While some analysts and academics argue that T-bills carry at least a small, theoretical risk that the U.S. government might default on its loans, this investment vehicle is so widely regarded as safe that the 90-day T-bill is used as the benchmark for something called the "risk-free rate of return," that is, the interest that an investor would expect to earn from an absolutely, positively risk-free investment [source: Schmidt, Investopedia]. The risk-free rate of return is only theoretical, but it is used to determine acceptable risks, prices and interest rates for higher-risk investments [source: Schmidt].
Of course, if you really want to keep your money where you can see it and access it any time, there's always the old trick of stuffing it under your mattress. Technically this one isn't an investment at all, since an investment by definition seeks to turn an existing amount of money into a larger amount of money, and the goal of hiding money in your mattress is simply to protect the cash you've already got.
It's true that the money you hide in your mattress will be safe from Wall Street crashes, bank collapses and most government conspiracies, but hoarding cash this way leaves you vulnerable to the dangers of theft, fire and inflation. If your nest egg isn't growing at least at the rate of inflation, that money you stashed years ago will be worth less in adjusted dollars than it was when you socked it away.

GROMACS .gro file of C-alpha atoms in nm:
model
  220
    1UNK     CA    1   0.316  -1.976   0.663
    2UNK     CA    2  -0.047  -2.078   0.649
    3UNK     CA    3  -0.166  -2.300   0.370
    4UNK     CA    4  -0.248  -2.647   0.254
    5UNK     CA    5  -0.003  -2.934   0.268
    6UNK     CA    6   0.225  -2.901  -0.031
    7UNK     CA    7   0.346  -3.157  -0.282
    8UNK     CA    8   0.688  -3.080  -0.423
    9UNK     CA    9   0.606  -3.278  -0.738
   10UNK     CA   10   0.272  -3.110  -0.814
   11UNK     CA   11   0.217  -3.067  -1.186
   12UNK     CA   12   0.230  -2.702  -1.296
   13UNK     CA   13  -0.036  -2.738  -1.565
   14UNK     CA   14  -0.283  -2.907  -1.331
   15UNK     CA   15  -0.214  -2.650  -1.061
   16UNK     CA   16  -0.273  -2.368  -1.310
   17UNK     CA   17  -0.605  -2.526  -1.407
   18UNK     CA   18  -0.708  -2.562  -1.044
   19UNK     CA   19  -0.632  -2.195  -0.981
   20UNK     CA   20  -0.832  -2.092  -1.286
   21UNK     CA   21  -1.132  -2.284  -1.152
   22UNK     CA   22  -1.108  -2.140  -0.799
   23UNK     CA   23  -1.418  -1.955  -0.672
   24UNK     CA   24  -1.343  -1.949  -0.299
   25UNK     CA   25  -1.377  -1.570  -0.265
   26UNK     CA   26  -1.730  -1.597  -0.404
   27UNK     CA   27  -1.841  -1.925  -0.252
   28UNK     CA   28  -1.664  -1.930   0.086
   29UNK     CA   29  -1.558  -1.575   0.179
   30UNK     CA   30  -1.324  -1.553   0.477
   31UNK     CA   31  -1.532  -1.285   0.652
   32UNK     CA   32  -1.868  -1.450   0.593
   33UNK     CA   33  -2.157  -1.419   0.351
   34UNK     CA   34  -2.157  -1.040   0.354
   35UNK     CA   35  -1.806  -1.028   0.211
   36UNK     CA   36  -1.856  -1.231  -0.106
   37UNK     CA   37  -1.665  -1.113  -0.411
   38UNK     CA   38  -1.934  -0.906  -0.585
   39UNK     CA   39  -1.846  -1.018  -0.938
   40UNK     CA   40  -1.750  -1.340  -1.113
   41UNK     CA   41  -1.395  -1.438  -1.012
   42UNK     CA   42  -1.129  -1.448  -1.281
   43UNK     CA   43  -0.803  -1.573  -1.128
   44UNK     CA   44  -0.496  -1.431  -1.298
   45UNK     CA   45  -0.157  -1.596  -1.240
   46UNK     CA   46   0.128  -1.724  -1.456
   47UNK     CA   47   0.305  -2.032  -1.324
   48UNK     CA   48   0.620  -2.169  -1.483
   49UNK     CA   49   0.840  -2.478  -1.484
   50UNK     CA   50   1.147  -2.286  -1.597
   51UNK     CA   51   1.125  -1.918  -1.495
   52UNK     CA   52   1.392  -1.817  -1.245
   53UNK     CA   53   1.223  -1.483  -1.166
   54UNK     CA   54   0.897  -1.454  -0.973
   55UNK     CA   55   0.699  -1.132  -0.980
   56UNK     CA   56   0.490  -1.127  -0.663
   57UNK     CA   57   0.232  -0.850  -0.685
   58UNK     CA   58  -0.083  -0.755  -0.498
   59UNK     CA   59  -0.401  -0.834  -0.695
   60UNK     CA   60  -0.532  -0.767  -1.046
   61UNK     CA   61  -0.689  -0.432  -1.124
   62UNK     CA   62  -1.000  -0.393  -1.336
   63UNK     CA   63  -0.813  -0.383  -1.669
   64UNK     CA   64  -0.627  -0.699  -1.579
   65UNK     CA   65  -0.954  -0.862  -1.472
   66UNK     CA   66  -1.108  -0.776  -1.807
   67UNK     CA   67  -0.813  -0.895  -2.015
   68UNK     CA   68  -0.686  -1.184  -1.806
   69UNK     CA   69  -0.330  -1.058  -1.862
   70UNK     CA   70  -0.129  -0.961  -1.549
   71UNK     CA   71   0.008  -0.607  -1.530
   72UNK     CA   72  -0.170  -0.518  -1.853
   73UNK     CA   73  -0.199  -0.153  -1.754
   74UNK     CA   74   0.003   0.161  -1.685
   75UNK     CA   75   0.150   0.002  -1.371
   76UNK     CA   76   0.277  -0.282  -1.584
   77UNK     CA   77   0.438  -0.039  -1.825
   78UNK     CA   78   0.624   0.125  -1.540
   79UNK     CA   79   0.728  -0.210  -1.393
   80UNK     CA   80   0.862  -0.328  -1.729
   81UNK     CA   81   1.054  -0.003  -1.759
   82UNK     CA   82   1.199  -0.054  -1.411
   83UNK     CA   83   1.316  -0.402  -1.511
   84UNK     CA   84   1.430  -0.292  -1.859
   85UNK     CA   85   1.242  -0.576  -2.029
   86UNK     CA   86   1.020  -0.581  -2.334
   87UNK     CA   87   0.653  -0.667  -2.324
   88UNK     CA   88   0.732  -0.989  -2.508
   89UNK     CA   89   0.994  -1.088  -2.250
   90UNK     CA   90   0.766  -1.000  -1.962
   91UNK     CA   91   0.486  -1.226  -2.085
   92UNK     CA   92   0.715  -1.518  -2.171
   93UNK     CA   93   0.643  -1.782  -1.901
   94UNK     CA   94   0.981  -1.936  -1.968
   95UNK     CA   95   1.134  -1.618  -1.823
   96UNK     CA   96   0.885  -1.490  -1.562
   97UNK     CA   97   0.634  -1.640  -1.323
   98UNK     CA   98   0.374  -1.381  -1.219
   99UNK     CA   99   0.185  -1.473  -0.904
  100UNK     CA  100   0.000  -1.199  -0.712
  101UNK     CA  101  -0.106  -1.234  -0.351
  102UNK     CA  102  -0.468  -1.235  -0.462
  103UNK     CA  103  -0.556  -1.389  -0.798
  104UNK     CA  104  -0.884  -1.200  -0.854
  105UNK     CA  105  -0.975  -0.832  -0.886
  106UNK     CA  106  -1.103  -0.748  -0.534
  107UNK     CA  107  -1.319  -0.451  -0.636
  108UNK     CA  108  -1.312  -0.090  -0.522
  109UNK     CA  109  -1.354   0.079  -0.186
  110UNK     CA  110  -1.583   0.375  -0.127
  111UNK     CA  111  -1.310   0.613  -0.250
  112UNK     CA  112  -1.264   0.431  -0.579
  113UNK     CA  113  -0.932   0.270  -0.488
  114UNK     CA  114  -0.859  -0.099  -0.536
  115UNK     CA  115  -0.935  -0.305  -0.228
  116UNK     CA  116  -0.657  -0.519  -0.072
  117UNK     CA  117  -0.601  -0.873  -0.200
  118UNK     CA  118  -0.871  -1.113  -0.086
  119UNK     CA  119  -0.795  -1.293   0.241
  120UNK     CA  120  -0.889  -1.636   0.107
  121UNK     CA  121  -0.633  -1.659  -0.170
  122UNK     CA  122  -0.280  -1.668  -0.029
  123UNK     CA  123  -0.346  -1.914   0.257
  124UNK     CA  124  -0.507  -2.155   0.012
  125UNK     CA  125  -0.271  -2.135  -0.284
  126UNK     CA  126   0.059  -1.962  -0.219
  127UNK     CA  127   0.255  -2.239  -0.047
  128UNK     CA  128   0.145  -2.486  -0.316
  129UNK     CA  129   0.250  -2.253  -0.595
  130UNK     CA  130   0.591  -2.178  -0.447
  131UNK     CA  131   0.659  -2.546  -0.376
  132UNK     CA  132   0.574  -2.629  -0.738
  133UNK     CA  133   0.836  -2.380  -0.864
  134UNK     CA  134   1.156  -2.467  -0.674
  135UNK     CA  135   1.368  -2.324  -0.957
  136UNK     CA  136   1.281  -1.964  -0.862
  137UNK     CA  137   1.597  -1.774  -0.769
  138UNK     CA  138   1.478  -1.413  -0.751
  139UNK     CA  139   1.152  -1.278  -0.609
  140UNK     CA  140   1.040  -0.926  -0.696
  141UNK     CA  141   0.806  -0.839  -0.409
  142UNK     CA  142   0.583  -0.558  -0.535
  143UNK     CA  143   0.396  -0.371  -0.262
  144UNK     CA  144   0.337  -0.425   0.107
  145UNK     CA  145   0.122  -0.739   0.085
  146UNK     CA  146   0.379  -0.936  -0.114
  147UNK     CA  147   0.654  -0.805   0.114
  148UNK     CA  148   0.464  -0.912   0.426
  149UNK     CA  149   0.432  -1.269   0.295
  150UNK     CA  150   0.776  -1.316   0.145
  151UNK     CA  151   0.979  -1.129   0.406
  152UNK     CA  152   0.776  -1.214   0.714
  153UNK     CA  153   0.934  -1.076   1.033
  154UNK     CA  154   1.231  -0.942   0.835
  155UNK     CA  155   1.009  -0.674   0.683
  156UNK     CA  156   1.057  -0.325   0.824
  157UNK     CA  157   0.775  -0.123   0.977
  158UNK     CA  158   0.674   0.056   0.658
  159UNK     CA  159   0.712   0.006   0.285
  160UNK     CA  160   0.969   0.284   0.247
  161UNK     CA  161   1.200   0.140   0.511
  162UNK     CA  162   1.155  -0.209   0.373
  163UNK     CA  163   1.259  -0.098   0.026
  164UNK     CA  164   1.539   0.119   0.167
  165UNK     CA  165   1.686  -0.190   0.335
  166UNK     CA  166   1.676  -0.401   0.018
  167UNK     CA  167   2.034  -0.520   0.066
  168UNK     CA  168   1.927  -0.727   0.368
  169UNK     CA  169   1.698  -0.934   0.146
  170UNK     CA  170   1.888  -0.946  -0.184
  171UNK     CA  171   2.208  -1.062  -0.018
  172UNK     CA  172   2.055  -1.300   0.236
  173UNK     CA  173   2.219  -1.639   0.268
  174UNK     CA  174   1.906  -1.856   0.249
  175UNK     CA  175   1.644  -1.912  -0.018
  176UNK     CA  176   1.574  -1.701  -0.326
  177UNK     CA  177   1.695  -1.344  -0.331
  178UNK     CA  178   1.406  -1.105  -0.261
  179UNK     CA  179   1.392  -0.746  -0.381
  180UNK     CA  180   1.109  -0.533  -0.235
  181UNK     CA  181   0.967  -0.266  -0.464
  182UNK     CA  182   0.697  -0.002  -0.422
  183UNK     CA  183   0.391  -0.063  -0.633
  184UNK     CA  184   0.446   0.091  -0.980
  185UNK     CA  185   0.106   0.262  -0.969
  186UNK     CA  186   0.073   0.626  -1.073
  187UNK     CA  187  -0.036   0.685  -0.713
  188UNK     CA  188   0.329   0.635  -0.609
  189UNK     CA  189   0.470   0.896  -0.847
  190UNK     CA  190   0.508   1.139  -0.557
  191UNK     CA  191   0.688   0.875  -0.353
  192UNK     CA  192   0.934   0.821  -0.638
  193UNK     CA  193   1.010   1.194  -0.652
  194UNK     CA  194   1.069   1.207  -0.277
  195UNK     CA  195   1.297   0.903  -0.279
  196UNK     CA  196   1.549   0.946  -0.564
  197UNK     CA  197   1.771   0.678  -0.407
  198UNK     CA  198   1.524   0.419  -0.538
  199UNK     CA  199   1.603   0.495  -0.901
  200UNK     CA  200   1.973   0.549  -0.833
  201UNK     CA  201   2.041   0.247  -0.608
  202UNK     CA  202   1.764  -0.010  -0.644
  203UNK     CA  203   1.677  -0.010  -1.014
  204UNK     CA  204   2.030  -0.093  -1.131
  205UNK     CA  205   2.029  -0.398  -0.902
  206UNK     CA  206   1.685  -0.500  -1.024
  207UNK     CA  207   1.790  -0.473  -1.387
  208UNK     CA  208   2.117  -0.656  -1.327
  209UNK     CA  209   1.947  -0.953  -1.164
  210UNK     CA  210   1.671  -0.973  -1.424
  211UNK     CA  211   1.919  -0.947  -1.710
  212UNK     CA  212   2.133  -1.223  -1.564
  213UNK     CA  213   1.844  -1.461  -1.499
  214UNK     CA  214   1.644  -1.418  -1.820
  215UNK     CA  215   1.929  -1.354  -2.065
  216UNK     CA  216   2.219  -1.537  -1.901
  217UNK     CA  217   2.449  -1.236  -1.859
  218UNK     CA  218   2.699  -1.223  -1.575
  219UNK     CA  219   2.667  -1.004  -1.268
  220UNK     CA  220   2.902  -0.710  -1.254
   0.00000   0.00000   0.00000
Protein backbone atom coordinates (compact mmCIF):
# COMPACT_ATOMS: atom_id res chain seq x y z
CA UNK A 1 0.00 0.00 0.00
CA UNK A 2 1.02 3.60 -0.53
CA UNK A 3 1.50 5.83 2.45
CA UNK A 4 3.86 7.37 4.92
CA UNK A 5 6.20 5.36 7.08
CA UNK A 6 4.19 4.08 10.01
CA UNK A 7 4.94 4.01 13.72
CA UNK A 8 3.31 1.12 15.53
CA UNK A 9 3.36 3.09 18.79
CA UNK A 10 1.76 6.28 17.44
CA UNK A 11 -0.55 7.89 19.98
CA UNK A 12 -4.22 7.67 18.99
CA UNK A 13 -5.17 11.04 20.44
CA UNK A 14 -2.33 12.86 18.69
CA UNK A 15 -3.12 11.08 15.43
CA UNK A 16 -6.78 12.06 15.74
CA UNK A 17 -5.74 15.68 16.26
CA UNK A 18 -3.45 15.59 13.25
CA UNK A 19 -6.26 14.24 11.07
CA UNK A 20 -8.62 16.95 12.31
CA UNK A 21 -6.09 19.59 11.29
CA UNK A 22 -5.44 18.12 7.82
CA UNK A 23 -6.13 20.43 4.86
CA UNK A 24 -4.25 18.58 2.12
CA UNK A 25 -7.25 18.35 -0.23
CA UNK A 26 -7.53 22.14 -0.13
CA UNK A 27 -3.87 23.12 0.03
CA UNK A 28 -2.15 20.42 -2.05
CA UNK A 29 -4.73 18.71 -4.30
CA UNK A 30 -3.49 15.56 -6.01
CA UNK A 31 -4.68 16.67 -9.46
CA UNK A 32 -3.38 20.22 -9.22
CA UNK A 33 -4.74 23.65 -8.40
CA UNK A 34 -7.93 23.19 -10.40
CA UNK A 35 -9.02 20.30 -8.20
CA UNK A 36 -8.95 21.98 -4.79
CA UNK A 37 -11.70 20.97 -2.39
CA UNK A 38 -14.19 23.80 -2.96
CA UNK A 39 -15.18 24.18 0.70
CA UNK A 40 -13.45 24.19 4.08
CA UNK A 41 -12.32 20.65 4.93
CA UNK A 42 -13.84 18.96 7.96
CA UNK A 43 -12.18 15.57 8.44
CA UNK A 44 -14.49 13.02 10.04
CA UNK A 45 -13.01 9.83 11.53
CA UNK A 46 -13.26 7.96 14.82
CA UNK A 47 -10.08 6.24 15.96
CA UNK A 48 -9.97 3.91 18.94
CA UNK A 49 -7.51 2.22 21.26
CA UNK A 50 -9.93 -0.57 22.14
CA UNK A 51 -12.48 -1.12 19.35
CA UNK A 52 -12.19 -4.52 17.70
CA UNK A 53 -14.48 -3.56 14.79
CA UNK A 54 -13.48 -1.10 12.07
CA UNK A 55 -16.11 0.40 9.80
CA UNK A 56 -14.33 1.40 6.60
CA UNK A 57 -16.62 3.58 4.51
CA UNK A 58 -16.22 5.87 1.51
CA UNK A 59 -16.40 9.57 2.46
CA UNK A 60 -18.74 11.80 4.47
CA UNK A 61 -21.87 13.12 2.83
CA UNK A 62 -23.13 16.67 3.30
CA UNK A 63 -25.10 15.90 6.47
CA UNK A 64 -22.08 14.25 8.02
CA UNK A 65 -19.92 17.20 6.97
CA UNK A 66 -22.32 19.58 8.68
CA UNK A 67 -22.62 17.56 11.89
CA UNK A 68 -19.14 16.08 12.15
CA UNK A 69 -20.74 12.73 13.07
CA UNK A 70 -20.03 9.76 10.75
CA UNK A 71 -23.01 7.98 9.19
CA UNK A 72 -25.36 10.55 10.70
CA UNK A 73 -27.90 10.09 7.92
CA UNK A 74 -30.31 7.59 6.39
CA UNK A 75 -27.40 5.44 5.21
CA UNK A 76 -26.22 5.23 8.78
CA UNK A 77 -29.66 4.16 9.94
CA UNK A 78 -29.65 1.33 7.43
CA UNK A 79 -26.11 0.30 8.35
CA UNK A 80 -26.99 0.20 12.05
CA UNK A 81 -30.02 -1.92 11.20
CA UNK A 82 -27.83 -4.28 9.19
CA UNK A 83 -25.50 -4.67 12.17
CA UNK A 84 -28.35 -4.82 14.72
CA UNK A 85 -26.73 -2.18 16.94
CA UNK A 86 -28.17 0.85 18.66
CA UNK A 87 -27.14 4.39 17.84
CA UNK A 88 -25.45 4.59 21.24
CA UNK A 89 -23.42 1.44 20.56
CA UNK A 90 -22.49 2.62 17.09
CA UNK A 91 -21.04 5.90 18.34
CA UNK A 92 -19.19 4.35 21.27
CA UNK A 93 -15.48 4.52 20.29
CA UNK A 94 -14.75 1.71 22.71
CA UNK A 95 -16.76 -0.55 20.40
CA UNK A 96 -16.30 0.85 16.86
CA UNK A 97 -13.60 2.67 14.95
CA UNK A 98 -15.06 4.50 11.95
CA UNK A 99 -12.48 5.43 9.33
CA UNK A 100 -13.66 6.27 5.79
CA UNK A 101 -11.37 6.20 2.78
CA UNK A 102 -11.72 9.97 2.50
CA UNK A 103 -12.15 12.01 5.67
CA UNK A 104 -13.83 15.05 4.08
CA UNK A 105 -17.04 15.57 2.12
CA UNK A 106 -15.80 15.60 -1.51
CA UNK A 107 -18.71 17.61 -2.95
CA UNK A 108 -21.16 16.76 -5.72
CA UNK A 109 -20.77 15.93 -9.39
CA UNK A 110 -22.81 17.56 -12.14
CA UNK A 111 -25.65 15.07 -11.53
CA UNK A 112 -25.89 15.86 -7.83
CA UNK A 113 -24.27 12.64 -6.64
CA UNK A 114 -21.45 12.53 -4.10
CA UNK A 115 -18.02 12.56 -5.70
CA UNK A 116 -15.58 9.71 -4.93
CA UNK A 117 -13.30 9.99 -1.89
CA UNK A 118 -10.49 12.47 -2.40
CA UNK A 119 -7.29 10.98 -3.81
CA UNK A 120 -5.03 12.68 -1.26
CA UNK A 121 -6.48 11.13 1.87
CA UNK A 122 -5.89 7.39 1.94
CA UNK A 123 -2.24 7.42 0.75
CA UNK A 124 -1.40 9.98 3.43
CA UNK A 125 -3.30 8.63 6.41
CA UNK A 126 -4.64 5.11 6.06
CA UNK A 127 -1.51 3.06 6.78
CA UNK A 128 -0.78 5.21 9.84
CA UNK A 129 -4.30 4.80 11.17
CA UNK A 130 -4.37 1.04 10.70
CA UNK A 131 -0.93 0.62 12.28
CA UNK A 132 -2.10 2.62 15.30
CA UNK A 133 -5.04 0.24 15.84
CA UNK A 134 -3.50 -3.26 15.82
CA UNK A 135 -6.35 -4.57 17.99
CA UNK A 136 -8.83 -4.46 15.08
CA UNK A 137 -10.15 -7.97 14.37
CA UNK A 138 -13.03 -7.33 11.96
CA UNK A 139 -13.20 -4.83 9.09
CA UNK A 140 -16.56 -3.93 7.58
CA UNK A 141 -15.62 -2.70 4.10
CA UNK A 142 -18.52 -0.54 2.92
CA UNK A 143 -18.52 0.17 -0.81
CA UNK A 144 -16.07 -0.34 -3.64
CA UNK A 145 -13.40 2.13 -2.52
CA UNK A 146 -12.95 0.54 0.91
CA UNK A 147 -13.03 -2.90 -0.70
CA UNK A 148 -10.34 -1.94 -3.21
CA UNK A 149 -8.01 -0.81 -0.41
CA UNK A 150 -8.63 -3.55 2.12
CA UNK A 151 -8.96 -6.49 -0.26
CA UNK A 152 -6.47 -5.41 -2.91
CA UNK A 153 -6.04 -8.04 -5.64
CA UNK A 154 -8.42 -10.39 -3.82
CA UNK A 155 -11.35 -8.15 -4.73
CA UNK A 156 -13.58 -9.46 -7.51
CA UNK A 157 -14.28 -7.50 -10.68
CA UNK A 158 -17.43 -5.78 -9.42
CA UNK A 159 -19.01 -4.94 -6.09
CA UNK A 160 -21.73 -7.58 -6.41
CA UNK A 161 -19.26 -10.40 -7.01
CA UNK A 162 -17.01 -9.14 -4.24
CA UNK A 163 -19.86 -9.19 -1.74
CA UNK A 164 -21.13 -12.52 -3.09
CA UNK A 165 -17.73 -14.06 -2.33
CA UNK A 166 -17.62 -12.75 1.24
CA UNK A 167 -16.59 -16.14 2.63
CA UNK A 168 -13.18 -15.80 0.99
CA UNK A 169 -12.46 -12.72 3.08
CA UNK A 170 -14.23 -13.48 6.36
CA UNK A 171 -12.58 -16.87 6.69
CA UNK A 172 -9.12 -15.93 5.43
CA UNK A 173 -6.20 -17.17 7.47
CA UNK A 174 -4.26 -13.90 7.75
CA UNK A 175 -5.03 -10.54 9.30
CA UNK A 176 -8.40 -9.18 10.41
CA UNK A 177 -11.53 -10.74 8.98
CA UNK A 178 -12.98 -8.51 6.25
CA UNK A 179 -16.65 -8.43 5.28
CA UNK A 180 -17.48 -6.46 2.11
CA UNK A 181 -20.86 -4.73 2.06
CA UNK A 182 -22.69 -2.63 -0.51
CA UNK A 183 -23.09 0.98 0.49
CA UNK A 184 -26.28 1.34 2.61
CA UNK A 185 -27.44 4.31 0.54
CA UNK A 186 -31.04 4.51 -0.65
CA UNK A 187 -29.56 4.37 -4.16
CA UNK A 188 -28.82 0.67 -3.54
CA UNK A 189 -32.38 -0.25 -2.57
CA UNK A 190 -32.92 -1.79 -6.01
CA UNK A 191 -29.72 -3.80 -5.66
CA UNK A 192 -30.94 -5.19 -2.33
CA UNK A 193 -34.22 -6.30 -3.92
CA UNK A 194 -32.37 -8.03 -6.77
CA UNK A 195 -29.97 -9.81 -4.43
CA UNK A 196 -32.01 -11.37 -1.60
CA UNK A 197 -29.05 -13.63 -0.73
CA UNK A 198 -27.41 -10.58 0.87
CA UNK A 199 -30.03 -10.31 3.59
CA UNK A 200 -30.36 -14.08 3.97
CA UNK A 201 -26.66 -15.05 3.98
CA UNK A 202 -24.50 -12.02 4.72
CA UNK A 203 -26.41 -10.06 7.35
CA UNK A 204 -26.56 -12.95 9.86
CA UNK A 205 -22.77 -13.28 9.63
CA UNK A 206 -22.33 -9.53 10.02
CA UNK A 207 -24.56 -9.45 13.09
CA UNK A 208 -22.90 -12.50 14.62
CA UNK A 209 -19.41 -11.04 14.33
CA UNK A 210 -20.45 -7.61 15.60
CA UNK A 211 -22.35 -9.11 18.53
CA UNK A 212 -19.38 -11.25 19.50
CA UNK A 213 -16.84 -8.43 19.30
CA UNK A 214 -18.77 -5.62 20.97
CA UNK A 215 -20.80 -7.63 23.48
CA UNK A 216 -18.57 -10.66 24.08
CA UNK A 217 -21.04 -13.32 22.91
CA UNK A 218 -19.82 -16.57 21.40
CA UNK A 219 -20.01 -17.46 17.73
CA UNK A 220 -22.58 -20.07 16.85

- Bankrate.com. "Treasury Securities." (Dec. 13, 2010) http://www.bankrate.com/rates/interest-rates/treasury.aspx
- Bernard, Tara Siegel. "Money Market Funds Enter a World of Risk." Sep. 18, 2008. (Dec. 13, 2010.) http://www.nytimes.com/2008/09/18/business/yourmoney/18money.html
- The Consumerist. "Certificates of Deposit Aren't Risk Free." March 9, 2009. (Dec. 9, 2010.) http://consumerist.com/2009/03/certificates-of-deposit-arent-risk-free.html
- Couch, Christina. "CD savings accounts offer stable returns." Bankrate.com. Dec. 5, 2010. (Dec. 9, 2010). http://www.bankrate.com/finance/investing/cd-savings-accounts-offer-stable-returns.aspx
- Schmidt, Michael. "How Risk Free Is The Risk Free Rate Of Return?" Investopedia. (March 1, 2011) http://www.investopedia.com/articles/financial-theory/08/risk-free-rate-return.asp
- U.S. Department of the Treasury. "Treasury Bills in Depth." (Dec. 13, 2010.) http://www.treasurydirect.gov/indiv/research/indepth/tbills/res_tbill.htm